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The Taxation of Social Security Benefits Has Created Quite the Dilemma

Sean Williams, The Motley Fool

According to the Social Security Administration (SSA), almost 62 million people, most of them retired workers, received a benefits check in November. For a majority of these retirees, their Social Security income isn't just some extra cash to count at the end of the month. It's actually an indispensable source of income that they couldn't do without. SSA data shows that 62% of these retired workers nets at least half their income, if not more, from Social Security.

Yet, America's most important social program isn't in the best shape. The latest report from the Social Security Board of Trustees in 2017 forecast that the Trust will begin paying out more in benefits than it generates in revenue by 2022. Just 12 years after that, Social Security's asset reserves are expected to be depleted. If and when this happens, an across-the-board cut in benefits of up to 23% may be needed to extend payouts through the year 2091. 

A Social Security card next to an IRS tax form, a pair of glasses, and a twenty dollar bill.

Image source: Getty Images.

In addition to demographic changes -- which includes the ongoing retirement of baby boomers and increased longevity -- wreaking havoc on Social Security, beneficiaries are also dealing with a fairly consistent loss in purchasing power with regard to their benefits, as well as the potential reduction of take-home benefits via federal taxation. This latter point is a source of great debate, and it's created quite the conundrum for the program.

Why are Social Security benefits being taxed?

The taxation of Social Security benefits was first introduced in the Social Security Amendments of 1983. This tax was part of a broader package designed to raise revenue and cut long-term costs for the Social Security program. As the Amendment summarizes:

Beginning in 1984, includes up to one-half of Social Security benefits as taxable income for taxpayers whose adjusted gross income, combined with half their benefits and any tax-exempt interest they may have exceeds $25,000 for a single taxpayer and $32,000 for married taxpayers filing jointly. 

In plainer English, earning above these thresholds allowed the federal government to expose up to half of a beneficiary's Social Security benefits to ordinary income tax. The move was expected to affect around one in 10 beneficiary households.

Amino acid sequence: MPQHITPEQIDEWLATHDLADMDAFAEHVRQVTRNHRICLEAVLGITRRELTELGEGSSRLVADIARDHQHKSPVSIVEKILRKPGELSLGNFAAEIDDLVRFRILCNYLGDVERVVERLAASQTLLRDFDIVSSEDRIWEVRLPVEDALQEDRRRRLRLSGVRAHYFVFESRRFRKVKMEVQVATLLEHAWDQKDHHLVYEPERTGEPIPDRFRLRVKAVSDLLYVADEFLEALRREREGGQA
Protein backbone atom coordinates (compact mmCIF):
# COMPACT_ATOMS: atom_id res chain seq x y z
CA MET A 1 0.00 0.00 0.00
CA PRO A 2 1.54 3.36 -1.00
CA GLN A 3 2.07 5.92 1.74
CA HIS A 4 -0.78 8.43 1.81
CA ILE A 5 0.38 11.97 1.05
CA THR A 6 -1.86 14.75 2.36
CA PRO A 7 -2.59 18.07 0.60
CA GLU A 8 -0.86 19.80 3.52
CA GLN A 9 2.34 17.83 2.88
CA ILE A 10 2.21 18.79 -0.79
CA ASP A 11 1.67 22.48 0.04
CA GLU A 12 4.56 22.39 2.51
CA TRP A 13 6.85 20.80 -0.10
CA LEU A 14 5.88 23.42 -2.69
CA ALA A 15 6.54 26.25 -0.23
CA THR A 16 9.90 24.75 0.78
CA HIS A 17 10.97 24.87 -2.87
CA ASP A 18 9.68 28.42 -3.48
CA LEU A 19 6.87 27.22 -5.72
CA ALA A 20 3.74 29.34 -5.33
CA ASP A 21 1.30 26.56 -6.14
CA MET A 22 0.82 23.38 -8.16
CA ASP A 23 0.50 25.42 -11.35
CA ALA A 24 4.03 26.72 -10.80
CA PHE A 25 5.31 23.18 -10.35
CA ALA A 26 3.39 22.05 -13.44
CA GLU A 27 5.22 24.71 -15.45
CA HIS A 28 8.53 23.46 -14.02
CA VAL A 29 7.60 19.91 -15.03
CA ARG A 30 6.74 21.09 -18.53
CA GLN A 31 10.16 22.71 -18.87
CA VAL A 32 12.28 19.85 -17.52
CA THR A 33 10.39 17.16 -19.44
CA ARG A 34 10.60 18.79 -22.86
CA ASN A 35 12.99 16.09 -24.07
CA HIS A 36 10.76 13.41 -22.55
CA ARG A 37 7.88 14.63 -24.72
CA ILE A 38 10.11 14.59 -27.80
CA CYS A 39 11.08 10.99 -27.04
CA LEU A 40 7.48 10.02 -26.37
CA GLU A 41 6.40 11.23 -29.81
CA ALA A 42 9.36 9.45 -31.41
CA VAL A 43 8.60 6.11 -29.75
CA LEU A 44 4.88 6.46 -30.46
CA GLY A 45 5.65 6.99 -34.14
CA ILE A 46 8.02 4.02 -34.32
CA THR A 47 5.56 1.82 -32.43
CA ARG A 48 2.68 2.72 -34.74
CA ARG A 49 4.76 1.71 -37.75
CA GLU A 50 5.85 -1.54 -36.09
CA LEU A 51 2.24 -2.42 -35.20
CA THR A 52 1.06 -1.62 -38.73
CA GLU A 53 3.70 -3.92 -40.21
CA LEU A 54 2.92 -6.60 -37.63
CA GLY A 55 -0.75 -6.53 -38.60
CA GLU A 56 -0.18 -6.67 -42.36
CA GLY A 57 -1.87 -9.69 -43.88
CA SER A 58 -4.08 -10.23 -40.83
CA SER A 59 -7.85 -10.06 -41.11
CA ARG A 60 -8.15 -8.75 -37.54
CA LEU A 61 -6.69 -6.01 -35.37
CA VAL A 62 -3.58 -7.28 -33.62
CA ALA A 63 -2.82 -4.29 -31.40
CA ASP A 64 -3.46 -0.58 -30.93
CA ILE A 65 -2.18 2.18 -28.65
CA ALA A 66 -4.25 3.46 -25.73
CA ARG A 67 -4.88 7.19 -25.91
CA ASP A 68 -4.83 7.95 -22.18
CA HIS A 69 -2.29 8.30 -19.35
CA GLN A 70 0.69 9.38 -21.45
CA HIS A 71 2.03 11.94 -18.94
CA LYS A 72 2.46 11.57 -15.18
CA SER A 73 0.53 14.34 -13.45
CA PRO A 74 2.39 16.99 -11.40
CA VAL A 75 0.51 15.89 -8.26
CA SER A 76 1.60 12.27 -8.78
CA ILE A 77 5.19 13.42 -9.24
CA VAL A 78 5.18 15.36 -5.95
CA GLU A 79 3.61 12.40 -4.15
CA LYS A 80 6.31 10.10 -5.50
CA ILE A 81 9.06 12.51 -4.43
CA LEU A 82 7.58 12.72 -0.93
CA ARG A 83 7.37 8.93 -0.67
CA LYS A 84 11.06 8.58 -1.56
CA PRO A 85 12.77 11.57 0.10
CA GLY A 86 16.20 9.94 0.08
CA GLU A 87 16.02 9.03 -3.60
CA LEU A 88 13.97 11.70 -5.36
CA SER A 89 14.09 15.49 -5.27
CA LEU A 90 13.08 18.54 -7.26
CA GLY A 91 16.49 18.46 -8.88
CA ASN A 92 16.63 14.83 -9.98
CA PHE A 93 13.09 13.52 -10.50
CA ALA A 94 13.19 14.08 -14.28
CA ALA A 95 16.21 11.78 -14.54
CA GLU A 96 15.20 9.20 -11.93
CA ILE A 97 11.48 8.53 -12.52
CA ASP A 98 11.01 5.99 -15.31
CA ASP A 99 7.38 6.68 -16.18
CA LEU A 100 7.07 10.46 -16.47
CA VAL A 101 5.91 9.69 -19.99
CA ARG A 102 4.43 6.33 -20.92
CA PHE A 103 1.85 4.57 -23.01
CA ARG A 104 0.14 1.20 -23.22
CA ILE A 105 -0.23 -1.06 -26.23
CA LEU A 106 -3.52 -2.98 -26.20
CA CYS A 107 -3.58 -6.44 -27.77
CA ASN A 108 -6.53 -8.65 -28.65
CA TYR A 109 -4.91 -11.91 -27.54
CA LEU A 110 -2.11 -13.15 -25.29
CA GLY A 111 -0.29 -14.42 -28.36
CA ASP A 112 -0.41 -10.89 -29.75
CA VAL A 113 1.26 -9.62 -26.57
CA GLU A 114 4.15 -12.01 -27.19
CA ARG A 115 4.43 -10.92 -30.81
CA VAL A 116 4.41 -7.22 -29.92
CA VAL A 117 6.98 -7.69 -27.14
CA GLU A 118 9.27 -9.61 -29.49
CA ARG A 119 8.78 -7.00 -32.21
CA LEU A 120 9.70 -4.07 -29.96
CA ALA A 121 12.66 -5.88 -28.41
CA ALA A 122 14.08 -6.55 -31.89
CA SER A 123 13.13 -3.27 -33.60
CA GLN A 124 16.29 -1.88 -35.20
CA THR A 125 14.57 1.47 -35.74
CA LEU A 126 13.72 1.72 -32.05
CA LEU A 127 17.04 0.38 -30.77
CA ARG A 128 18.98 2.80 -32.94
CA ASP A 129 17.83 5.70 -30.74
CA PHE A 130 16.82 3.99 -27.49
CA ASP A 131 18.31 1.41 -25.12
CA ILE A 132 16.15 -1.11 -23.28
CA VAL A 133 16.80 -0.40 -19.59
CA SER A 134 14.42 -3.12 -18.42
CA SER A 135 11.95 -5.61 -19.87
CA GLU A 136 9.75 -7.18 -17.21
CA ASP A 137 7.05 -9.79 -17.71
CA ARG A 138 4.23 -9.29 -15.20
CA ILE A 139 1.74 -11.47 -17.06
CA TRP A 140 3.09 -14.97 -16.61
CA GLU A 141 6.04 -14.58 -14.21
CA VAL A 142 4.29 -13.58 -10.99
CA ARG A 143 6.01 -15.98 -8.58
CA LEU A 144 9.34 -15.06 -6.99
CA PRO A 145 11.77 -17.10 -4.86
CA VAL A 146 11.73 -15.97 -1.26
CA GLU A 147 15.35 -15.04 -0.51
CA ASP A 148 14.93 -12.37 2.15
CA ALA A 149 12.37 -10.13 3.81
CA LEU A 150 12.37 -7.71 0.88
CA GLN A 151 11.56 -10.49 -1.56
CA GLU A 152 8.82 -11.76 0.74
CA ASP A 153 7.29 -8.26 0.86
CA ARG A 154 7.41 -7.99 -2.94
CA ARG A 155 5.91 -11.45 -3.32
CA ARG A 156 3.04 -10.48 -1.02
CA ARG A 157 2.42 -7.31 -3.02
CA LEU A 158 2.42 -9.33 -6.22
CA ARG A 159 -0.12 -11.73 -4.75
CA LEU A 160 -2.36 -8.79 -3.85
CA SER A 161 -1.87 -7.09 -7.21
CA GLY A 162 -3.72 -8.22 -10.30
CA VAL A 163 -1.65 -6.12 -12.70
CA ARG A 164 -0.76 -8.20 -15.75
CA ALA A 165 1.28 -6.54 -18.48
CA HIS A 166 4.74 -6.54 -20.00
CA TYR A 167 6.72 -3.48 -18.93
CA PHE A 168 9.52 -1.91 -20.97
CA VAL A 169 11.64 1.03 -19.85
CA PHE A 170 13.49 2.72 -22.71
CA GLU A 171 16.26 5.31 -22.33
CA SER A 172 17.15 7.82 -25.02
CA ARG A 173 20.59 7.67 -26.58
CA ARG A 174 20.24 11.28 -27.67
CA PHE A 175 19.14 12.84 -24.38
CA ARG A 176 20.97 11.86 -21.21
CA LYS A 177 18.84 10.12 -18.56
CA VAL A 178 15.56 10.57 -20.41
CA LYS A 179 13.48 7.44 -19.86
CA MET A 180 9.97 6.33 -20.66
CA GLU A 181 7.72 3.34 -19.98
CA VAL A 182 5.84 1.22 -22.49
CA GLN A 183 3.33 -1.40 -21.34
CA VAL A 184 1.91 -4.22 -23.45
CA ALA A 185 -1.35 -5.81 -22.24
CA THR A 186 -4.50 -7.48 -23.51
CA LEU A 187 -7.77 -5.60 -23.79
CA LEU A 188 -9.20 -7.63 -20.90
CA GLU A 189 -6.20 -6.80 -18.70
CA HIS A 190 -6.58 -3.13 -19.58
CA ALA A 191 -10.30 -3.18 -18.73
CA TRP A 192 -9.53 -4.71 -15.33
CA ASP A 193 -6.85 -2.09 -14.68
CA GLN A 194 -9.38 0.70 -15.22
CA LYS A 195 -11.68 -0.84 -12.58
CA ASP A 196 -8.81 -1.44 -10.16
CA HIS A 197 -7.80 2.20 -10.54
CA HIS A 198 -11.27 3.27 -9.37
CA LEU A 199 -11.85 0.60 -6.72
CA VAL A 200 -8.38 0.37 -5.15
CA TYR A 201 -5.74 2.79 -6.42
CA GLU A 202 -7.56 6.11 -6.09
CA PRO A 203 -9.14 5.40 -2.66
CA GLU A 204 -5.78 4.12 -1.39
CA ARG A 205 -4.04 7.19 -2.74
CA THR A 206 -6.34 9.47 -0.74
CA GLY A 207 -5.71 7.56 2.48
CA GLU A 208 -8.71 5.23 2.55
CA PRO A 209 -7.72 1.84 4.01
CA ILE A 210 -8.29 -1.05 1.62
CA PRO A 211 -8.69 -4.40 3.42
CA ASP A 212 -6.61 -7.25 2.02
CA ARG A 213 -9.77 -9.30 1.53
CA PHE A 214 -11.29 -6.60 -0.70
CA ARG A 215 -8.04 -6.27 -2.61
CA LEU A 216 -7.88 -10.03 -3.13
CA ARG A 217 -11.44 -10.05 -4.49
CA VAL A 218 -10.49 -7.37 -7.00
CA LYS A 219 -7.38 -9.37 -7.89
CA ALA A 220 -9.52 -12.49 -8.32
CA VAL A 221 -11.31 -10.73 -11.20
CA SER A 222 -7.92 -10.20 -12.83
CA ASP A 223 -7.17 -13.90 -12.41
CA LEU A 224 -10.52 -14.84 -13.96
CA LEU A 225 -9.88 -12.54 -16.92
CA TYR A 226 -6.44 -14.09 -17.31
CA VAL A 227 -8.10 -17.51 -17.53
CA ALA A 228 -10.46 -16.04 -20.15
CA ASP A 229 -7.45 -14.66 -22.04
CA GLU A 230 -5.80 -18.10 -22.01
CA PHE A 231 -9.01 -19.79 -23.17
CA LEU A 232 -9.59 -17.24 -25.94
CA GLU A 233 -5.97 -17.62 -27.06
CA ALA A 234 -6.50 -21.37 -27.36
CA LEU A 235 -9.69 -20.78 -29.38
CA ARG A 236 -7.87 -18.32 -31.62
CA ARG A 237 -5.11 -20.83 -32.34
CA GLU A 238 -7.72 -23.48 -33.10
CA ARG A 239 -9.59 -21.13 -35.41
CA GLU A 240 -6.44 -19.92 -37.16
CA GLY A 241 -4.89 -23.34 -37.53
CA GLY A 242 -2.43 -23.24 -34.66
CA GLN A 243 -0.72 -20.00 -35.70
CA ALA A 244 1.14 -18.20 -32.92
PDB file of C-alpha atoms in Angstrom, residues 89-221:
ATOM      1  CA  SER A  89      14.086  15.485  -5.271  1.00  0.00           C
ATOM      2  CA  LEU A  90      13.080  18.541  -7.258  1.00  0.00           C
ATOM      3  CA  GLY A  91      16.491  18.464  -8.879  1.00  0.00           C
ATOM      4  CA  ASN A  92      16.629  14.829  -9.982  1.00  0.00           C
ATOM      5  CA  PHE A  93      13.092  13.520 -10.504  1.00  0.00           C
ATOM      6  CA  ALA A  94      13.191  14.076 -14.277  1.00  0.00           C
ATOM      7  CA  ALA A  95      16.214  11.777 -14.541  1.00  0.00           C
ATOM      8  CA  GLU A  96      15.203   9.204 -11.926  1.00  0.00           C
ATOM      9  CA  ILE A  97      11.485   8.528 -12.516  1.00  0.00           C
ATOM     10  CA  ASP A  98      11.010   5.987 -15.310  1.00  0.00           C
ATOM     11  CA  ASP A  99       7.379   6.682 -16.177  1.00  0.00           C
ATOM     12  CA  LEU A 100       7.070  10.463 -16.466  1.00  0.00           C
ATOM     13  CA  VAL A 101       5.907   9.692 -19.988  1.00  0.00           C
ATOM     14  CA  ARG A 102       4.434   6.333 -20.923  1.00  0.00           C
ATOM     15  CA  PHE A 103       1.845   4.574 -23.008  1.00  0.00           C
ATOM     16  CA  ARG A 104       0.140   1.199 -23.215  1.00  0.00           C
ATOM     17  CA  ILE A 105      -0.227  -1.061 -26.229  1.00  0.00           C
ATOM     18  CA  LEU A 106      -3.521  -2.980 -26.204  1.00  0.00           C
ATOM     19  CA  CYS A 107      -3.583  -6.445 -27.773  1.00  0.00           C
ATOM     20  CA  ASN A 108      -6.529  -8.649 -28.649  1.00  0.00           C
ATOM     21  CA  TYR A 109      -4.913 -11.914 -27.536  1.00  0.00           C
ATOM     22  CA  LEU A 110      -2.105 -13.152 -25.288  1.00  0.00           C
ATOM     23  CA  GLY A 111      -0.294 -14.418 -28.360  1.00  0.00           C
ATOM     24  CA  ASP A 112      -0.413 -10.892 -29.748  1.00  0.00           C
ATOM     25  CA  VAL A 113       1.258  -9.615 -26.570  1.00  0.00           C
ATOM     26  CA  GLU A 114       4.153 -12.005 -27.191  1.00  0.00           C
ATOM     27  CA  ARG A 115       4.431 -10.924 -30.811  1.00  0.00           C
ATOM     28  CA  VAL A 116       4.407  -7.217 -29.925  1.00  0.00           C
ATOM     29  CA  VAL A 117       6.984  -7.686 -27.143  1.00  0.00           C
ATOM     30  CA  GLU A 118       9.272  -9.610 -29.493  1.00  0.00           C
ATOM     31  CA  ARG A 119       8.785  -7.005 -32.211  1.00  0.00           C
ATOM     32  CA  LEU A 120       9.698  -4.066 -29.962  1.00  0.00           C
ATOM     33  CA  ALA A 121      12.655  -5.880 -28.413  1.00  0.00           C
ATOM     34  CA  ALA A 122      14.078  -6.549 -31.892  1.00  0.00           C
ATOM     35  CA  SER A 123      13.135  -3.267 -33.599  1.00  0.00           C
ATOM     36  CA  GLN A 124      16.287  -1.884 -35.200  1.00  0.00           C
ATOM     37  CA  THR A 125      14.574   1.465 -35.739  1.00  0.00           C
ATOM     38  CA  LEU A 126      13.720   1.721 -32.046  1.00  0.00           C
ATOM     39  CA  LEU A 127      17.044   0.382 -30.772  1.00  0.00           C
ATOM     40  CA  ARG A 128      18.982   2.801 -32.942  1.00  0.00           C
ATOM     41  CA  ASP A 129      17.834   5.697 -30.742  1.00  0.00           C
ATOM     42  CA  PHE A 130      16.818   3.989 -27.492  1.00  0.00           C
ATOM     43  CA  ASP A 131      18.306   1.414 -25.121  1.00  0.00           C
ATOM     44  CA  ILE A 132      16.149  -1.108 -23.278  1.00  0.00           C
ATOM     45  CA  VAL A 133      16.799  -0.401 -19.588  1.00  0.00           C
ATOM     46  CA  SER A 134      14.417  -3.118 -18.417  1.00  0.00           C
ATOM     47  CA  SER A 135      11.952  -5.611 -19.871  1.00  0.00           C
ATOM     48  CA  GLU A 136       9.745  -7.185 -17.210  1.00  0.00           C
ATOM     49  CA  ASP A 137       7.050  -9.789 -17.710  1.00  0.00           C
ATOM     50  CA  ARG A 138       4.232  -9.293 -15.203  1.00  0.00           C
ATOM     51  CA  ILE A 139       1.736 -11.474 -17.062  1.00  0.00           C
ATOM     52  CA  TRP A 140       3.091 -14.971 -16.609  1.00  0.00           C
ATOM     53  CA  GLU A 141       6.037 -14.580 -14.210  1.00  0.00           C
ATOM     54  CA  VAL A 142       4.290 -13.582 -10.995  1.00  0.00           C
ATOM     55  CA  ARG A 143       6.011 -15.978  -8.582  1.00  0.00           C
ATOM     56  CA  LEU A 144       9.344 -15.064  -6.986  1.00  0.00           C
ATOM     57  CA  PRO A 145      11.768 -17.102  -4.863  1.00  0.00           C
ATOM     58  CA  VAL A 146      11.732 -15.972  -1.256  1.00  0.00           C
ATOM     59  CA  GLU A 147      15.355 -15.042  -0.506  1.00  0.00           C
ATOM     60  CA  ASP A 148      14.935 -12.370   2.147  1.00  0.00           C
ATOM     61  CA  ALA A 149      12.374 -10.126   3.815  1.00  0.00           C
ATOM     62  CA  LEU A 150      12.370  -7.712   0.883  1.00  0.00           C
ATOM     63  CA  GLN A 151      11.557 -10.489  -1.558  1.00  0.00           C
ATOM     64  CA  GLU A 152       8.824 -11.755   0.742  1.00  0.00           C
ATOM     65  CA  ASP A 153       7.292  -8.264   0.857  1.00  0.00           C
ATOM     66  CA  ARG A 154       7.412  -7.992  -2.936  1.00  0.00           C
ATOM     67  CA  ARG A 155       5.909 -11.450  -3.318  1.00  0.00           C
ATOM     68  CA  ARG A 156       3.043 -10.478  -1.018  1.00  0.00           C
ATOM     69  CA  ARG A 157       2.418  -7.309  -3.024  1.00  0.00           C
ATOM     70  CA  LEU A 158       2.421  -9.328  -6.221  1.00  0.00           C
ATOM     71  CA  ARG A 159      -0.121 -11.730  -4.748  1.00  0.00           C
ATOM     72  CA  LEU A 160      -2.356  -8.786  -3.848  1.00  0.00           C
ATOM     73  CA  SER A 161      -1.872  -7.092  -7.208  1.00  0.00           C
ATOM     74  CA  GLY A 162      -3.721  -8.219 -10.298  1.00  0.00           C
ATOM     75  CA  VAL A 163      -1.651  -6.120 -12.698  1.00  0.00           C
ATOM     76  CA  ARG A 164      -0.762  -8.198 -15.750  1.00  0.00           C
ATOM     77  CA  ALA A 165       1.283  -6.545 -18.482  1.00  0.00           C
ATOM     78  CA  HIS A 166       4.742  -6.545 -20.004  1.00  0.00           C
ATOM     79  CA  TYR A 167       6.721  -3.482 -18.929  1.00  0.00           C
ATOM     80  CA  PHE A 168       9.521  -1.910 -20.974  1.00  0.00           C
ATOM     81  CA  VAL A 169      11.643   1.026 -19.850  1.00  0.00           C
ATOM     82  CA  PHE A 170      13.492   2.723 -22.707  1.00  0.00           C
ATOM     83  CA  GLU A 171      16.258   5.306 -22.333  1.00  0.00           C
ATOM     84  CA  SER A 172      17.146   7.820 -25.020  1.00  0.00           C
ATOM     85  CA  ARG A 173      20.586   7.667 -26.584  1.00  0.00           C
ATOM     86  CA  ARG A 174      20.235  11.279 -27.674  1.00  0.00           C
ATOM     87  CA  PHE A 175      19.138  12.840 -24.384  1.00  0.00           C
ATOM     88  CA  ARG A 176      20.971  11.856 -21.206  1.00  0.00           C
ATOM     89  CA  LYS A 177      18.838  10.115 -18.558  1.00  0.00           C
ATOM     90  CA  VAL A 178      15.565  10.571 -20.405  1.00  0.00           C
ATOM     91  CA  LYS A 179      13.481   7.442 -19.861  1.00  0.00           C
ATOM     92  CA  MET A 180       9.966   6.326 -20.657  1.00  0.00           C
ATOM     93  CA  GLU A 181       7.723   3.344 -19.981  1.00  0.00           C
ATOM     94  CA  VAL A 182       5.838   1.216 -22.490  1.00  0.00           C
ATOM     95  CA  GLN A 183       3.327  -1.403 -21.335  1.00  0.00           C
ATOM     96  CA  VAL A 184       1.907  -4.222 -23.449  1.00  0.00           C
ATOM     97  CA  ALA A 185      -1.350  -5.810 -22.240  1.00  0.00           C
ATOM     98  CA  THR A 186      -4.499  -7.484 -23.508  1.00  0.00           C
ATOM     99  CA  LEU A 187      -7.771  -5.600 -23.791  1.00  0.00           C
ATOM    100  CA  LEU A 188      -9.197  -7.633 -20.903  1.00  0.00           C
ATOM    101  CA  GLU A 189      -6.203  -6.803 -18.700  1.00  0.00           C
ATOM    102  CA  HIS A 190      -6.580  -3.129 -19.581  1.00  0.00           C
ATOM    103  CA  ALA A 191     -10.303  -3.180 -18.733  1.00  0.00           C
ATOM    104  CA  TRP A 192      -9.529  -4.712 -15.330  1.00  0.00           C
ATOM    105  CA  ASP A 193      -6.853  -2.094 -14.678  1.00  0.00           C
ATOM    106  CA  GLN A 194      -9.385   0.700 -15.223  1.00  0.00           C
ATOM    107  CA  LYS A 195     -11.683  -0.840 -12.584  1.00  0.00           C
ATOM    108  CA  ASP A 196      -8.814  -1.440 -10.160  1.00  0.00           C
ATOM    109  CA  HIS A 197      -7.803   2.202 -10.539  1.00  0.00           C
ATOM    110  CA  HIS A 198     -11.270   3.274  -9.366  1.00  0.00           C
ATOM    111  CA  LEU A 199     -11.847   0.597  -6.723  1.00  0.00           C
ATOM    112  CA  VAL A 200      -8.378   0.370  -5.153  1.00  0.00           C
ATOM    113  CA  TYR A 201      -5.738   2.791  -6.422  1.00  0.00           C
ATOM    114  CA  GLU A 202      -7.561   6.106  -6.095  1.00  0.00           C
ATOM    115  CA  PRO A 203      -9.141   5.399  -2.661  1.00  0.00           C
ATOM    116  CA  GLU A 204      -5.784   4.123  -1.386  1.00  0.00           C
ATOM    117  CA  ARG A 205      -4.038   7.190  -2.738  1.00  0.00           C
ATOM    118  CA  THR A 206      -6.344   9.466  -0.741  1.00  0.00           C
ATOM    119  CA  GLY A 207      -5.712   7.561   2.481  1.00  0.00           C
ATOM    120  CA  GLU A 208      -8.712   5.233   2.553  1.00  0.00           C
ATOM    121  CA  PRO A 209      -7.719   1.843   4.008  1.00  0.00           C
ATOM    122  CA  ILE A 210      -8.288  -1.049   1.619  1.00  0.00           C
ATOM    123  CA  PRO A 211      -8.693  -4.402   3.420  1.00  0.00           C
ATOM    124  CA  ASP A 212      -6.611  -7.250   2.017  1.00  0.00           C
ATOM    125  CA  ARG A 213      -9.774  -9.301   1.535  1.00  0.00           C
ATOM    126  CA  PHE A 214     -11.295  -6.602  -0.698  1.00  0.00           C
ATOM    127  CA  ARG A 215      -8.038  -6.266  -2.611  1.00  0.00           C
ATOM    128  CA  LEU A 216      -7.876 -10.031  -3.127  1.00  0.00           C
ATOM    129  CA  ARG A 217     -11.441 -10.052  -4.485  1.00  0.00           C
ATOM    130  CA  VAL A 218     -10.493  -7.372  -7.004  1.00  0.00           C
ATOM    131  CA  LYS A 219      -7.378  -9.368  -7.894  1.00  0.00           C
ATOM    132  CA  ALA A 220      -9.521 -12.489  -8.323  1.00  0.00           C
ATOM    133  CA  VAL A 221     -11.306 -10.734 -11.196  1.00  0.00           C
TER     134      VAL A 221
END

Then, in 1993, the Clinton administration added a second tier, allowing up to 85% of a beneficiary's Social Security income to be exposed to federal income tax. In order for this tier to apply, single taxpayers would have to have an adjusted gross income above $34,000, with couples filing jointly above $44,000.

An IRS agent examining tax returns at his desk.

Image source: Getty Images.

Here's the dilemma caused by the taxation of Social Security benefits

Now that you understand why there's a tax, and who is taxed, let's get into the nitty-gritty of why the taxation of benefits has created such a dilemma.

On one hand, eliminating the taxation of benefits makes sense. After all, retired beneficiaries who earn more than the income thresholds are essentially having to hand money back to Uncle Sam that was, in their minds, already taxed while they were working. If this tax were eliminated, middle-income retired workers would see an immediate boost in their monthly pay, putting these folks on a more firm financial foundation.

To boot, the income thresholds associated with the taxation of benefits haven't been adjusted for inflation once in the past 35 years. According to The Senior Citizens League, a tax that had once affected around 10% of households now impacts 56%, with this figure expected to move higher as time passes. It's evident that this tax is hitting households that it was never intended to impact, which is a pretty good reason to can this tax. 

Then again, there are two superseding issues.

Dice and casino chips lying atop Social Security cards.

Image source: Getty Images.

First, there's that not-so-tiny problem known as Social Security's $12.5 trillion budget shortfall between 2034 and 2091. If the taxation of benefits were removed, around 3% of Social Security's annual revenue would disappear. In 2016, the taxation of benefits was responsible for $32.8 billion (3.4%) of collected revenue. Without this channel of revenue, Social Security's asset reserves would likely deplete even faster.

Second, the GOP tax law that President Trump recently signed is expected to increase the federal deficit by $1.5 trillion over the next decade, according to the Joint Committee on Taxation. The federal government needs as much tax revenue as it can get, which means not only ensuring that the taxation of benefits remains on the table, but also (possibly) leaving this 35-year-old threshold in place without adjusting for inflation. 

Higher income now for middle-income seniors, the elimination of an archaic tax, or the quicker depletion of the program's asset reserves, assuming Congress makes no changes to how the program generates income. That's the conundrum.

Your move, Congress.

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